France’s influence declines in Africa, new strategies needed
French President Emmanuel Macron is set to announce on Monday changes to France’s economic and military strategy in Africa over the next few years, as France’s influence on the African continent has declined significantly.
Macron is expected to seek a more balanced partnership with African countries in a speech at the Élysée presidential palace before launching an ambitious African visit to Gabon, Angola, the Republic of the Congo and Congo on Wednesday. It has been.
Monday’s speech came at a time when France’s influence on the African continent faces more challenges than in decades.
In less than a year, French troops had to leave Mali, which turned instead to Russian military contractors, and most recently Burkina Faso, which was also increasingly forced to move to Moscow. It’s designed to look.
Rising anti-French sentiment has led to street protests against former colonial rule in several countries in West and North Africa.
Moreover, France’s historic economic ties with the region are being challenged by the growing commercial presence of Russia, China and Turkey.
A senior French presidential official said, “The visit is not aimed at joining the race to reclaim regrettable influence.” In a new way and a new approach, rather than meeting the demands of relationships and relationships.”
The official spoke on condition of anonymity, as is customary for the French president.
President Macron is particularly expected to elaborate on the changes France will make to its military deployments in the Sahel region.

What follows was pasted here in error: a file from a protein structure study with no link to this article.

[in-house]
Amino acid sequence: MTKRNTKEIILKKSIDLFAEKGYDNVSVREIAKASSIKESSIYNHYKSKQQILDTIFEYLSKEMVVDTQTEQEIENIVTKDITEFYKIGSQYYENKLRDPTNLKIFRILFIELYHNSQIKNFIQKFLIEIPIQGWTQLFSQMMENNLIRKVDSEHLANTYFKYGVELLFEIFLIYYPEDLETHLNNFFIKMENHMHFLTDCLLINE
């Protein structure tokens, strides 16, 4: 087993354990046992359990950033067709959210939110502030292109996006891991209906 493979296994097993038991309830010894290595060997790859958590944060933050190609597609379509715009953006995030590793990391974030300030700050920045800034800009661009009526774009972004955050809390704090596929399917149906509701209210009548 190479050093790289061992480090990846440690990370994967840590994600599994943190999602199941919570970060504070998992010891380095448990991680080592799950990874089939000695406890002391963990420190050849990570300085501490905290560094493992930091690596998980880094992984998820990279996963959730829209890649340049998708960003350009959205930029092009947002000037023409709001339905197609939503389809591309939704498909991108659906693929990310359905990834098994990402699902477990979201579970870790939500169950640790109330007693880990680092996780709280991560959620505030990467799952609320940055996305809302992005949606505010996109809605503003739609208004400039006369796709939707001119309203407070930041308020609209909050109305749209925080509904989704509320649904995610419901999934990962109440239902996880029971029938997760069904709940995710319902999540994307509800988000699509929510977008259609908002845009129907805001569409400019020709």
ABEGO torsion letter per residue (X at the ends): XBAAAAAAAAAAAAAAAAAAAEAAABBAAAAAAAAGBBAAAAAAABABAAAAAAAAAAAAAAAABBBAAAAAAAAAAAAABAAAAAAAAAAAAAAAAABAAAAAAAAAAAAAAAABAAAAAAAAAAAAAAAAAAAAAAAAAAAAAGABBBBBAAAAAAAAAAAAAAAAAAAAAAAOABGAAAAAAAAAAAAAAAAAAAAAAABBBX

Last year, he announced the formal termination of the so-called Barkanes army after France withdrew its troops from Mali. It is primarily focused on Niger and Chad, which still have about 3,000 troops.
In recent years, President Macron has argued that France’s presence in Africa should be based on a “partnership” as part of efforts to move away from postcolonial interference.
“In the face of future strategic threats such as war in Ukraine, economic shocks and pandemic shocks, it is important that Europe and Africa work together as much as possible and get as close as possible in dialogue.” said a French official.
Macron, 45, is the first French president born since the colonial era. He has previously aimed to expand French cooperation with English-speaking countries such as Ghana and Kenya and increase French investment in the African private sector.
During this week’s tour, he will specifically visit the Portuguese-speaking Angola with the aim of developing ties, especially in the agricultural and food industries, as well as energy sectors such as oil and gas.
But Macron’s tour of Central Africa this week already faces questions.
Some Gabon opposition activists have condemned his visit ahead of presidential elections later this year, believing it to support President Ali Bongo Ondimba, who has been ruled by his family since the 1960s.
Similar issues were raised in Congo ahead of December’s presidential elections.
“Before, during and after this visit, the President of the Republic, like all French authorities, will demonstrate strict neutrality regarding these elections,” a French official said.
Elysee stressed that President Macron is traveling to Gabon to attend a major climate-related summit, mostly focused on forest protection.
According to Élysée, he also advocated for France to improve economic and cultural relations with its Francophone neighbor, the Republic of the Congo, through meetings with authorities and the general public, entrepreneurs, artists and activists. Aim to show commitment.